Off the scene for three years, P] HARVEY is back with a new album, a film and a gig in Edinburgh.
Hallelujah. Words: Jonathan Trew
WHEN Pl HARVEY PLAYS THE JAFFA CAKE as part of the Flux festival, it will be the first time that she has played Scotland in three years. The last time she performed here it was at the Barrowland in Glasgow. She took to the stage in a shimmering red dress, her stark, angular face highlighted by black hair and harsh red lipstick. Howling her way through the swamp blues of her album To Bring You My Love, she wielded a thick staff which she thumped in time to her testament tales of insufferable loss and worse revenge. The effect was mesmerising, almost otherworldly. -
Harvey has always ‘ been a fascinating character. Her early albums were raw, angry affairs that were completely at odds with the few faltering interviews which she gave. In these reluctant exchanges, she came across as someone who was painfully shy, private and quiet. The early interviews always hinted at or skirted around some event or person in Harvey's life that had caused her a great deal of sorrow. She appeared slightly strange and sad, a wilting wallflower who turned into a banshee on stage.
She was different. She was never part of the music business merry-go- round. She moved to London and
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lasted a year before returning to the peace and solitude of her home in the West Country. She was the rock star without any of the usual trappings. When she started seeing Nick Cave, another intensely private and enigmatic singer, the two of them became the first couple of gothic rock, the living embodiment of the dangerous and doomed romance that features so prominently in both their works. They duetted together on 'Henry Lee', Cave’s version of a traditional song in which the heroine kills her lover.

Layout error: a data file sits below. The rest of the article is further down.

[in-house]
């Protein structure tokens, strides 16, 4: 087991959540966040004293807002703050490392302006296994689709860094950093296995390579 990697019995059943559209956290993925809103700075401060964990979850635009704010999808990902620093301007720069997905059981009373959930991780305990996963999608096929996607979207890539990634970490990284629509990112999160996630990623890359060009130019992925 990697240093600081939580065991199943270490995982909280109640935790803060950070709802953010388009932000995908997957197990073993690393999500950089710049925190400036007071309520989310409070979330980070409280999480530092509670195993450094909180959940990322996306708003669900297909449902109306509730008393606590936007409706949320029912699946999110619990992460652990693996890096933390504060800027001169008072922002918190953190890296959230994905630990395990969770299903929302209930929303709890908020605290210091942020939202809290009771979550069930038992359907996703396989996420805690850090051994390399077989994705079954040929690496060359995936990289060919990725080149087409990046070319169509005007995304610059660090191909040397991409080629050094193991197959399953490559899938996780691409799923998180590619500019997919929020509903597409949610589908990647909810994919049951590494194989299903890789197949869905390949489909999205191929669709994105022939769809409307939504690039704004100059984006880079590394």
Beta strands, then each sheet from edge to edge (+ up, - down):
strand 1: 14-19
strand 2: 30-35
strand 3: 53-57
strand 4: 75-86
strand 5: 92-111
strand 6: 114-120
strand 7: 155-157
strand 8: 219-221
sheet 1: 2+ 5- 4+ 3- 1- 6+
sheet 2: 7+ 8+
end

Naturally, it all ended in tears, but not before Cave had released The Boatman’s Call. This was an album which contained the songs ‘West Country Girl' and 'Black Hairf, with their lyrics about a former lover with long black hair who leaves Cave to take a train to the west. Art and real life. Real life and art. The blurring of the boundaries between the two seemed very poignant. For the incurably romantic and fanzine obsessives, it was terribly tragic and, better yet, true.
Apart from a handful of low key dates around the release of Dance Hall At Louse Point, the album she was jointly responsible for along with her long time collaborator and sometime
'I wish I didn't feel so deeply about every- thing. Sometimes there doesn't seem to be any limit to what I feel abOuL whether it's a lover or a brand of teabagf
band member John Parish, this Edinburgh gig is the first large scale public appearance Harvey has made since 1995. In between times, she has made her first foray into filmmaking, taking a part in the Hal Hartley movie The Book Of Life. She plays the part of Magdalena, the former biblical whore who becomes a believer. Religious iconography and the themes of redemption never seem too far away in Harvey's work.
Film aside, she has also completed her fifth album, Is This Desire?. Those who have heard it say that it is very good, more polished yet deeper than her previous work. Just don’t expect many laughs. In a recent interview with Dazed And Confused, Harvey states, 'I wish I didn't feel so deeply about everything. Sometimes there doesn’t seem to be any. limit to what I feel about, whether it's a lover or a brand of teabag. Sometimes I wish I could let things ride a bit more.’
PJ Harvey (Fringe) .laffa Cake (Venue 7) 668 2019, Tue 25 Aug, 8.30pm, £10. The Book Of Life (Film Festival) Cameo, 623 8030. Sat 22, 8pm; Cameo, Wed 26, 10.30pm; Filmhouse, Fri 28. 7pm, £6.50 (£4). Is This Desire is released on Mon 29 Sep.